Hospitality and catering student, Abby is currently studying her level 1 course at London South East Colleges. She has recently been announced as one of six amazing young people taking part in this year’s BBC Children in Need Rickshaw Challenge.
The seventeen-year-old has volunteered to take part in a gruelling 423-mile rickshaw cycle ride from the French opening of the Channel Tunnel, all the way to MediaCityUK in Salford, Manchester. The money raised will go towards changing children’s lives throughout the UK.
Abby is an inspirational young woman with an incredible story of cancer survival to tell. At the age of just twelve year’s old she was diagnosed with stage 3 Non-Hodgkin Lymphoma; a tumour-based cancer. This was devastating news for Abby and her family and it was to be the start of a very turbulent few years of hospitalisation, chemotherapy and a stem cell transplant. A significant period of recovery was to follow which greatly affected her schooling. Five years later and she is back in good health (three years in remission) and kick-starting her life and career with great positivity.
Abby acknowledges the vital role research will play in combatting the disease and is thankful for the care she received by her doctors and nurses during the time she spent fighting the condition. Because of this, she now wants to ‘give something back’ and help to raise funds to beat cancer in all its forms. She has been supported by Teens Unite which is a project funded by BBC Children in Need to run motivational workshops for young people following a cancer diagnosis. The workshops help the young people to make new friends and raise their aspirations for the future. For Abby, it gave her a space to spend time with other youngsters going through similar experiences and helped rebuild her confidence.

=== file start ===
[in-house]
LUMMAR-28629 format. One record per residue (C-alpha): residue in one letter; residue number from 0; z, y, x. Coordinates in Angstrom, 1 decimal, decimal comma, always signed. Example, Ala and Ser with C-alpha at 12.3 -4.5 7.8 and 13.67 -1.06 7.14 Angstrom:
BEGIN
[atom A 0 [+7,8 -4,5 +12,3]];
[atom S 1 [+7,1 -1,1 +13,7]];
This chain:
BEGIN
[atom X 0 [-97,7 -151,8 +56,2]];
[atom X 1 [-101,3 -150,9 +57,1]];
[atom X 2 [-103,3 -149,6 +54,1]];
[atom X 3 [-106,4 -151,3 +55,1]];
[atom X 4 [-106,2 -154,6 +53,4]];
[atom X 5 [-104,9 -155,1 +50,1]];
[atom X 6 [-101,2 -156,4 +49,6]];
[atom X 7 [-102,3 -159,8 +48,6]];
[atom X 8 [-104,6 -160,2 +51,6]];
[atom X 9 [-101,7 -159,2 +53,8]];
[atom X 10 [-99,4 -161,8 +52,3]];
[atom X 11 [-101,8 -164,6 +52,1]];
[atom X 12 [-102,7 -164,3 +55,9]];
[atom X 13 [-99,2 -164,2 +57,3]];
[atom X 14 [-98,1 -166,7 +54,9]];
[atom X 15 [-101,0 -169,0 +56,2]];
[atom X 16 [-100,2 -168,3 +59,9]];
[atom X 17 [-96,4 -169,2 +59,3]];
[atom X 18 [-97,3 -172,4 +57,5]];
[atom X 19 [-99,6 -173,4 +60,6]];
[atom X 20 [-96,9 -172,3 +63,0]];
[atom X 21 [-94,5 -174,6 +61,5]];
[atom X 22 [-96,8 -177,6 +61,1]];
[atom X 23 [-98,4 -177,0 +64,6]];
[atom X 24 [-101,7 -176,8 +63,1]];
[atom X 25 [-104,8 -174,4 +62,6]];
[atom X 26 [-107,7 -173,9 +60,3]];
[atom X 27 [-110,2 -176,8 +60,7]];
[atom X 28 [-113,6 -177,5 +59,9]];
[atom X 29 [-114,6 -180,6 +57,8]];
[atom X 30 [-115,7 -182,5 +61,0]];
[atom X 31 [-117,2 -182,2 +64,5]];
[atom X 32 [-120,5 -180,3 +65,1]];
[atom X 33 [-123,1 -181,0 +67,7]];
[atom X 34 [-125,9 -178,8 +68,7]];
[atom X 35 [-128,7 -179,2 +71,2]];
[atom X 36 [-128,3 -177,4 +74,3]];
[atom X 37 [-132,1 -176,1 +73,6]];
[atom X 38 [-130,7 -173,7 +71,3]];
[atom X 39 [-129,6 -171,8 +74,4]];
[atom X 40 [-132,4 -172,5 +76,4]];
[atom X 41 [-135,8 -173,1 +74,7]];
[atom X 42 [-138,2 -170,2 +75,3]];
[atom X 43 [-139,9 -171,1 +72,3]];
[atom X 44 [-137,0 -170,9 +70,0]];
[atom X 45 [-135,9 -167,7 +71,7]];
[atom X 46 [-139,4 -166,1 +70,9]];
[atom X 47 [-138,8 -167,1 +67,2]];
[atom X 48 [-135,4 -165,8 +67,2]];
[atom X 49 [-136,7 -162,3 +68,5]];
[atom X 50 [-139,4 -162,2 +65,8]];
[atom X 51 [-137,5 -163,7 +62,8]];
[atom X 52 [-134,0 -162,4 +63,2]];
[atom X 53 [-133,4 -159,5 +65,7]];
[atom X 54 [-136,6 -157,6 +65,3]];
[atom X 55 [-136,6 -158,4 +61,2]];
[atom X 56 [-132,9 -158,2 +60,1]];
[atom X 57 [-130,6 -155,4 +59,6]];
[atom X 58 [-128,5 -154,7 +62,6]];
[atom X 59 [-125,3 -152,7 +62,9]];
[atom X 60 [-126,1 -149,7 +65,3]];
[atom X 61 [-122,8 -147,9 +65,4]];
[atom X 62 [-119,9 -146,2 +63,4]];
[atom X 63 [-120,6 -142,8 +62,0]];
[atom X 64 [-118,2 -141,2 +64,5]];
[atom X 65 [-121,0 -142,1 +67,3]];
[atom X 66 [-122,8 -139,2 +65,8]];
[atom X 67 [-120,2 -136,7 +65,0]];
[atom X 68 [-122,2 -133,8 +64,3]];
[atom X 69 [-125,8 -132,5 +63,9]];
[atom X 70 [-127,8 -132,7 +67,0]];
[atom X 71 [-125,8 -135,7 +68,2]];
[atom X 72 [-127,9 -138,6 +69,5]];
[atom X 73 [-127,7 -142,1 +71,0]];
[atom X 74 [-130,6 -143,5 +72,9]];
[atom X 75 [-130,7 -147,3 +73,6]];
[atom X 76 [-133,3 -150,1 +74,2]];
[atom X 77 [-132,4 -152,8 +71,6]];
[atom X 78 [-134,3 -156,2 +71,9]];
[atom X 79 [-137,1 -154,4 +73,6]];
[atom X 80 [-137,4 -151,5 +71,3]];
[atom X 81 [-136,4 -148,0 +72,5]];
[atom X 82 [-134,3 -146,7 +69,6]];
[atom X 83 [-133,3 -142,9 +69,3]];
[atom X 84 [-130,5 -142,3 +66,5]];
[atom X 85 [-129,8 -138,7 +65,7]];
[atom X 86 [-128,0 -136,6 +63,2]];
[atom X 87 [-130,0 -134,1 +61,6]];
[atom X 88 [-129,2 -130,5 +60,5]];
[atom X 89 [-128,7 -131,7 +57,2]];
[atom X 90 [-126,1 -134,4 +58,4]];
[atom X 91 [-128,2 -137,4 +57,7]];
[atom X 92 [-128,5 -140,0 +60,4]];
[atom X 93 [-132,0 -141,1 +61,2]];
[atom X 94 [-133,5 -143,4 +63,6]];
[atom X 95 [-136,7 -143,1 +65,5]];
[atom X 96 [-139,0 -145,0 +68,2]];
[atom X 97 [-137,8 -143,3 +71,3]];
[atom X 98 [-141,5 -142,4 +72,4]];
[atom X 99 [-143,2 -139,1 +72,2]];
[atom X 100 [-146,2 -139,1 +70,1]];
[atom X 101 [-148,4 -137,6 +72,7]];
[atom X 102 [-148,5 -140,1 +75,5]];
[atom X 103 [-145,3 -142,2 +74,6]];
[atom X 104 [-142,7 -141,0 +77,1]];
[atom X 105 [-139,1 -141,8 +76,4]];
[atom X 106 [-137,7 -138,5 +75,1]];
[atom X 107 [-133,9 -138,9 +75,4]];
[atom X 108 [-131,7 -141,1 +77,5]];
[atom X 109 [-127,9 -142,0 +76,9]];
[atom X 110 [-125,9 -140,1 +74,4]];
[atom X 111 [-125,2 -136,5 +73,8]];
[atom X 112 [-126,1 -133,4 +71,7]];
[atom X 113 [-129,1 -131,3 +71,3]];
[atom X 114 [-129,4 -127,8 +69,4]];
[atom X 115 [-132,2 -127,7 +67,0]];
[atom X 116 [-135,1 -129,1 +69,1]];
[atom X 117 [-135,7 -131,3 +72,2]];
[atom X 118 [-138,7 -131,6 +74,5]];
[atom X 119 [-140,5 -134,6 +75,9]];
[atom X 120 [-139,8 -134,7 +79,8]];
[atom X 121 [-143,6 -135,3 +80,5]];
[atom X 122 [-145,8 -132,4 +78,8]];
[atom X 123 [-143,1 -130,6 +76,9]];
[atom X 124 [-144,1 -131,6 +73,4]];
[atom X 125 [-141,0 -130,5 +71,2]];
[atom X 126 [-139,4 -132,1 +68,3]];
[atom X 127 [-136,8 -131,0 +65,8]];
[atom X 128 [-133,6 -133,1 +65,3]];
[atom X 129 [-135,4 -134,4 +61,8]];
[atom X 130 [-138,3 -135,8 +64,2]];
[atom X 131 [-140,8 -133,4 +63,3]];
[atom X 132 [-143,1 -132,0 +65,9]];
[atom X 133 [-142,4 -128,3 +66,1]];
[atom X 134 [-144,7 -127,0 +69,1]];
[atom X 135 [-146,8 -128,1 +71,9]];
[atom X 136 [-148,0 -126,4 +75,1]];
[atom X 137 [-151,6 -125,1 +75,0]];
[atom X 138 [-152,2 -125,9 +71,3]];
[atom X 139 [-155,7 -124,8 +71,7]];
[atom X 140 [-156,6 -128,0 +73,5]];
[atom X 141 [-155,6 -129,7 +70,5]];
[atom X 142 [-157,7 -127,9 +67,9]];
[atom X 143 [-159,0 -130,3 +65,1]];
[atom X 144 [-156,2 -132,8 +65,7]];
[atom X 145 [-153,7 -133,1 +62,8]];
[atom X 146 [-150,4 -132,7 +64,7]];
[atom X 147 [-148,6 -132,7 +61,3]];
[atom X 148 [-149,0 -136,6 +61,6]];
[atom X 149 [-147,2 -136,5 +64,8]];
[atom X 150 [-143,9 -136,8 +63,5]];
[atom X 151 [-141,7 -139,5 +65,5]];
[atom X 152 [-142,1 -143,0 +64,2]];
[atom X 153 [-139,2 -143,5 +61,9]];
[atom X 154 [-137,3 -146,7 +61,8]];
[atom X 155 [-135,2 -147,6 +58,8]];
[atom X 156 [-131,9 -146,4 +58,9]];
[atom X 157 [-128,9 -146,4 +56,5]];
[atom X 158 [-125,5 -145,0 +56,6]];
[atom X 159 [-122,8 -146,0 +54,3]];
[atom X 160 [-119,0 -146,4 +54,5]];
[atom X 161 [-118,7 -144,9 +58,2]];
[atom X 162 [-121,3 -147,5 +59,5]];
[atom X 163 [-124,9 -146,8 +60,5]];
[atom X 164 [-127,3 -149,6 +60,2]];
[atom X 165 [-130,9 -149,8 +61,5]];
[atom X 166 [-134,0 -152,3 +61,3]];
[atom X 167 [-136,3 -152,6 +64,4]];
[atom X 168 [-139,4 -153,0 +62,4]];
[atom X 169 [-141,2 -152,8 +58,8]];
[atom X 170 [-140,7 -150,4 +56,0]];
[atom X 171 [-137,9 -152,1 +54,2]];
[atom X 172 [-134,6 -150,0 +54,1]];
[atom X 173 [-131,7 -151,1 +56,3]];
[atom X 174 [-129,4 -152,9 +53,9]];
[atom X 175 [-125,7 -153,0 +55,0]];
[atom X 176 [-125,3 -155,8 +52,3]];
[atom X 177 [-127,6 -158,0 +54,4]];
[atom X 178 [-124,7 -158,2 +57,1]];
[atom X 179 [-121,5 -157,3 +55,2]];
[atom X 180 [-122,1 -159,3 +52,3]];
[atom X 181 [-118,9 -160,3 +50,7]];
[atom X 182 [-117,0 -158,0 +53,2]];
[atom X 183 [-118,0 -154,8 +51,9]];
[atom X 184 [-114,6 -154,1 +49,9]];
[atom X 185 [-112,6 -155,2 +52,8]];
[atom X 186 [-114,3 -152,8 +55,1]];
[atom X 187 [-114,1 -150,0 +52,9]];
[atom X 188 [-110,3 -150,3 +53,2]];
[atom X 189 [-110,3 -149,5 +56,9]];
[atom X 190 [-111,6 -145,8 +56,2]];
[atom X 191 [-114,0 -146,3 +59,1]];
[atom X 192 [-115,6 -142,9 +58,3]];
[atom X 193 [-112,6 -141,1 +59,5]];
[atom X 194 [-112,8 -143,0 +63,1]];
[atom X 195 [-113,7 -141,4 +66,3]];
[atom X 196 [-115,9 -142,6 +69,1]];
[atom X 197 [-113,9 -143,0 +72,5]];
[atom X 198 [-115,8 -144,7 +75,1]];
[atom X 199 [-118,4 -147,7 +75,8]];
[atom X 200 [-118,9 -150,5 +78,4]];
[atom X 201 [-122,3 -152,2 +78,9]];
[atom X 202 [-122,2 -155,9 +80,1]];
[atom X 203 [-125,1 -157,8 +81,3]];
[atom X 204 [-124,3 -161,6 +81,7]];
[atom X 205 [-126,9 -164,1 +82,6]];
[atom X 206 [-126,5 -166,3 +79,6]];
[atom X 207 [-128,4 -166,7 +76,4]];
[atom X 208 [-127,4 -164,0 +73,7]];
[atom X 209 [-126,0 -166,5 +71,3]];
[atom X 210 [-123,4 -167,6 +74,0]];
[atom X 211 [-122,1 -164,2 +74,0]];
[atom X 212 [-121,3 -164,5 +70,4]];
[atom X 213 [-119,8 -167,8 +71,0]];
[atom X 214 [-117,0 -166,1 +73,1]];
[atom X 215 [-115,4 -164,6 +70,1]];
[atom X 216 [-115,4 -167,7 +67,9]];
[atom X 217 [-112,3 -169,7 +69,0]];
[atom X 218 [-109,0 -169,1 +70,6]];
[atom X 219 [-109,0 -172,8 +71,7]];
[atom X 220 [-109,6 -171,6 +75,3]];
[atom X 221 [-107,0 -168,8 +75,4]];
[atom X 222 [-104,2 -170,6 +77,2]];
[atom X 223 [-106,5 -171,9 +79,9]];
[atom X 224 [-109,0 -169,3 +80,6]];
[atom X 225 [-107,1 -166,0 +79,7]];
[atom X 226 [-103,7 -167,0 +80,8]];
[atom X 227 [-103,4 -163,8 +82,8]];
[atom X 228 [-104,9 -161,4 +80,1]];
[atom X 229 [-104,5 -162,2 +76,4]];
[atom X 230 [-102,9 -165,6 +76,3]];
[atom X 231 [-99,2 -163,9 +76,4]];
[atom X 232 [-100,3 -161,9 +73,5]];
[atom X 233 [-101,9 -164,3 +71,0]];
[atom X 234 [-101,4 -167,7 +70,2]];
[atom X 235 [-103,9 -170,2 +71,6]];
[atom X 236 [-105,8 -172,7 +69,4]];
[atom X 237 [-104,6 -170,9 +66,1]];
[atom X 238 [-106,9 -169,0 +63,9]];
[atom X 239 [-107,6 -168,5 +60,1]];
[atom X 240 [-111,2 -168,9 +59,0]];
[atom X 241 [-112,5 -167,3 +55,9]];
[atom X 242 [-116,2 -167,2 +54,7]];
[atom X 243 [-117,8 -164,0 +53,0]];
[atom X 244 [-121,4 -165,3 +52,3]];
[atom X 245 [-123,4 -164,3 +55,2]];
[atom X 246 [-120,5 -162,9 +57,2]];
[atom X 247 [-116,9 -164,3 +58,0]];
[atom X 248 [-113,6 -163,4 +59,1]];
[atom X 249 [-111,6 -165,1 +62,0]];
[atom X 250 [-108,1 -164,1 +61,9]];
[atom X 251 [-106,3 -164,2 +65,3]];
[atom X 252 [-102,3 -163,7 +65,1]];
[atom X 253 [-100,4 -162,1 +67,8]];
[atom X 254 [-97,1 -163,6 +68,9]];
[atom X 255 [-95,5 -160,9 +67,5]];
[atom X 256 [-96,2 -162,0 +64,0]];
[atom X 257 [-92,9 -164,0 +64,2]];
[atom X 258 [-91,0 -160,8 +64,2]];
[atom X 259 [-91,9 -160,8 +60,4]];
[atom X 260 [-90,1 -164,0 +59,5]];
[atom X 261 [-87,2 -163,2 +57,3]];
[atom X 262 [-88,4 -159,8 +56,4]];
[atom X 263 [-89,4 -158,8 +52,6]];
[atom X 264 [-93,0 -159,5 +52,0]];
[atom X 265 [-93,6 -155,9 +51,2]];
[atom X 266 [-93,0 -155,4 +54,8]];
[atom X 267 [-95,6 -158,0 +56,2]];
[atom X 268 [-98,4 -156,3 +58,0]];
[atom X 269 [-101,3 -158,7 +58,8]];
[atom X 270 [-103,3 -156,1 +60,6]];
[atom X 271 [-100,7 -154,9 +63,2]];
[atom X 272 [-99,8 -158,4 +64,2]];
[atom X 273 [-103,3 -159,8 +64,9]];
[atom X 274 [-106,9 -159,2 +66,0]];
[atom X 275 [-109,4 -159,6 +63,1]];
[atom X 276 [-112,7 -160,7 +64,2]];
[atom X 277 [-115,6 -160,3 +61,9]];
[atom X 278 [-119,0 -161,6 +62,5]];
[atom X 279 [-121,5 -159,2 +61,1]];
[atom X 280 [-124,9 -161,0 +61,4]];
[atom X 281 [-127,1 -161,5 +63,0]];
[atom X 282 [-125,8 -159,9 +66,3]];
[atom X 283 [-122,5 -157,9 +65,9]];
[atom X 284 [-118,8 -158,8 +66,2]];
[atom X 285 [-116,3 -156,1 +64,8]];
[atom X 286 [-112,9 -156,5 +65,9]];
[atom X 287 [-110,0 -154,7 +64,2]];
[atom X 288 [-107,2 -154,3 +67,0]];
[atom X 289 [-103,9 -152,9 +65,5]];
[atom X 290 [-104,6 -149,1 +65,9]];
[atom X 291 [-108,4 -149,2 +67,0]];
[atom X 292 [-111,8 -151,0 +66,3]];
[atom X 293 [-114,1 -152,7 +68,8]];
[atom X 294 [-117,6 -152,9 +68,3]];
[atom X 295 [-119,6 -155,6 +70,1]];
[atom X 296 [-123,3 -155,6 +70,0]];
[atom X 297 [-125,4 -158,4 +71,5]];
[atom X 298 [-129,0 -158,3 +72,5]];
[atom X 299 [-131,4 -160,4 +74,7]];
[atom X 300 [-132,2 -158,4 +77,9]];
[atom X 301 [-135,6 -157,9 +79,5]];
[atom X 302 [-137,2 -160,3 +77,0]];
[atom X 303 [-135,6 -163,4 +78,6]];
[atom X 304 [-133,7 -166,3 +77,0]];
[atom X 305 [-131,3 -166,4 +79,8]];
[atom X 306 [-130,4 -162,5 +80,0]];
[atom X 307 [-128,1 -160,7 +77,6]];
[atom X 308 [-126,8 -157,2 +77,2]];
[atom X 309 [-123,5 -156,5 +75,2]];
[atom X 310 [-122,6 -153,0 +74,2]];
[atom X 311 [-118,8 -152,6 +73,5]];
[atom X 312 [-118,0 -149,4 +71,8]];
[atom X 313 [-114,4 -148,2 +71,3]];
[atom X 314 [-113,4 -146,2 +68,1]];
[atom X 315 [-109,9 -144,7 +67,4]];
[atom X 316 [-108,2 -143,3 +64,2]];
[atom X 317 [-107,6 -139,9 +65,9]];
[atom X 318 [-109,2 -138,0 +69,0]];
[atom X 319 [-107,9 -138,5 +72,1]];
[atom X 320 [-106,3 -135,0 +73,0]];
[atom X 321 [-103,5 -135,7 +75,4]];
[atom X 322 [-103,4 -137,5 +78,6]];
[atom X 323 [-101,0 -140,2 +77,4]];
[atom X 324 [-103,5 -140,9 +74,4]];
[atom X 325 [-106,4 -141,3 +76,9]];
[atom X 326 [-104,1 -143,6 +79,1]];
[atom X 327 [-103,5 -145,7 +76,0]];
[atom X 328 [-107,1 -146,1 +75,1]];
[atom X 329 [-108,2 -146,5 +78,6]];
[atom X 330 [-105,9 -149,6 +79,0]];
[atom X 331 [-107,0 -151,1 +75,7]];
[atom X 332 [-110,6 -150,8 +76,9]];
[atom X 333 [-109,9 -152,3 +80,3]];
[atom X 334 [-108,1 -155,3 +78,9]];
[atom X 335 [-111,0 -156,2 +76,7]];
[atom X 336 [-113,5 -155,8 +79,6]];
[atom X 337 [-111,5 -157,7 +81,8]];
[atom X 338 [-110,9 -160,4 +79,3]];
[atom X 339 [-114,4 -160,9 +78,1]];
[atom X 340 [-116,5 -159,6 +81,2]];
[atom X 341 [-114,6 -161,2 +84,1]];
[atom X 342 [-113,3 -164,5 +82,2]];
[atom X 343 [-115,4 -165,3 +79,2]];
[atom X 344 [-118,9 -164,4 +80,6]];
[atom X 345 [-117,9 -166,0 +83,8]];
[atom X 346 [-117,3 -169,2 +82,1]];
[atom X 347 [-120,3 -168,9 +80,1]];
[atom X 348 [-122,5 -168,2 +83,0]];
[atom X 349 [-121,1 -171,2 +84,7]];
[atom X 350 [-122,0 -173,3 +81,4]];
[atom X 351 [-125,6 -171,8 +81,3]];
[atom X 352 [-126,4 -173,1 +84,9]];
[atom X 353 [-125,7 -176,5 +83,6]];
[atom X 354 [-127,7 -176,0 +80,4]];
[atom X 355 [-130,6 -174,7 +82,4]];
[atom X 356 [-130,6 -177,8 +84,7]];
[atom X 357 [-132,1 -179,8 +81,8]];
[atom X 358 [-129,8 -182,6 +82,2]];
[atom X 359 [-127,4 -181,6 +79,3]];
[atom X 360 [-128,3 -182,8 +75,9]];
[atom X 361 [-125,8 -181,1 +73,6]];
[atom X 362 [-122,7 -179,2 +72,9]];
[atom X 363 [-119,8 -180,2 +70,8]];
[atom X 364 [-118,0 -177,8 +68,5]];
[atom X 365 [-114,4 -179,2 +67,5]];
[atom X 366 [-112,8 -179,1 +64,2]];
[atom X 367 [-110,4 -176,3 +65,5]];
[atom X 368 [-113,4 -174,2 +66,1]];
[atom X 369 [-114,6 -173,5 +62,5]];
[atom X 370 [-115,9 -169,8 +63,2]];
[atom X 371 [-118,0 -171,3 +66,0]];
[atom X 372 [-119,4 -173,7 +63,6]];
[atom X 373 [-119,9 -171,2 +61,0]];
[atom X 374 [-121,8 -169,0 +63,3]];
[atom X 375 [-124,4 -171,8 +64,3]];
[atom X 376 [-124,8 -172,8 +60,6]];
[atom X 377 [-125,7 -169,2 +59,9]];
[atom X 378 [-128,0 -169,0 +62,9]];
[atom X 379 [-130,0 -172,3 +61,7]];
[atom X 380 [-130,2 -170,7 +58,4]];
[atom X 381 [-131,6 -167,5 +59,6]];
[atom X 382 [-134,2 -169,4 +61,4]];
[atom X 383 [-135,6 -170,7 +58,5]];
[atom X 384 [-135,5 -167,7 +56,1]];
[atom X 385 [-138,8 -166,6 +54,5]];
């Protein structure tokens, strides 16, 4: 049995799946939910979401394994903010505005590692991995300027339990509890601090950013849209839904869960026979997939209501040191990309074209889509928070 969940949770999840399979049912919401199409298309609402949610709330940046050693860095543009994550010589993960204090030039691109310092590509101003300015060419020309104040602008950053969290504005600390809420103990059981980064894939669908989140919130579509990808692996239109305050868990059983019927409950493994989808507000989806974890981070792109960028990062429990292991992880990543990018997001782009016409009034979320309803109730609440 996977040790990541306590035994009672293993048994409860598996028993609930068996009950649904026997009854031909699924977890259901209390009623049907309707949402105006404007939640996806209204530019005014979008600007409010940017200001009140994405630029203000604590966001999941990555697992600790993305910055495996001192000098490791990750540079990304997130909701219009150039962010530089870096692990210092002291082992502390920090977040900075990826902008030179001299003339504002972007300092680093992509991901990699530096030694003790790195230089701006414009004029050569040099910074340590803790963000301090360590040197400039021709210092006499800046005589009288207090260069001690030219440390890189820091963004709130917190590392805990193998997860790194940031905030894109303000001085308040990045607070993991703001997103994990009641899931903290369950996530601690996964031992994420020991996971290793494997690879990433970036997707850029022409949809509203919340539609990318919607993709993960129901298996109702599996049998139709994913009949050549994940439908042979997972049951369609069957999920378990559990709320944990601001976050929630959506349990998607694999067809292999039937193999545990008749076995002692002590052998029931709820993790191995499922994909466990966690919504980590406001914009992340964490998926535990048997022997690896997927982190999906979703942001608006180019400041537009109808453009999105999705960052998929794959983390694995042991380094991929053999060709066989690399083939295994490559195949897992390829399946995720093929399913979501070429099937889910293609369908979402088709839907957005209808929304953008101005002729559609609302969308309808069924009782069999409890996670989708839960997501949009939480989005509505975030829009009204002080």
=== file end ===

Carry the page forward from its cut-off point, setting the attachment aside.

Abby says: “I was recently contacted by Teens Unite and asked if I would be willing to take part in the challenge. I agreed immediately.
“Since then, I’ve been filmed by the BBC for a video to be shown during the Children in Need show on Friday 16 November, as well as appearing live on the One Show last week. I was interviewed by Matt Baker and Alex Jones. Although I was a bit nervous, I really enjoyed the experience.
“This is a very big personal challenge for me, I need to train quite hard to ensure I fulfil the physical side of it and the College has provided me with an exercise bike to practice on during my lunch breaks. With regards to having the mental strength, I think I am already fully prepared. I am a fighter and that is what got me through my illness, I never give up.”
Abby sees her course at the College as a great opportunity to gain a valuable vocational qualification and re-take her GCSEs in English and maths. Because of the huge disruption to her school education, she didn’t quite gain the results she hoped for.
She continues: “I’ve only been at College since the start of September and I’m loving it. The way the course is structured means that you learn the skills you will need when you start work. I would love to become a baker or a pastry chef one day and I gain confidence every day.
“I have already achieved a Jack Petchey Outstanding Achiever prize for competing in the sport of boccia. The feeling I got from receiving this accolade has got me wanting to achieve even more. I have a second chance in life and I am going to go for it.”
Abby’s tutor at the College, Sarah Owen Smith is supporting her with the preparations for the challenge. She says: “Abby is an amazing young person and already a big hit with her classmates. We are all encouraging her and will organise a funding page to raise money locally and within the College in the next couple of weeks. I, personally, can’t wait to see her on TV again when she cycles victoriously into Manchester next month. Good luck Abby!”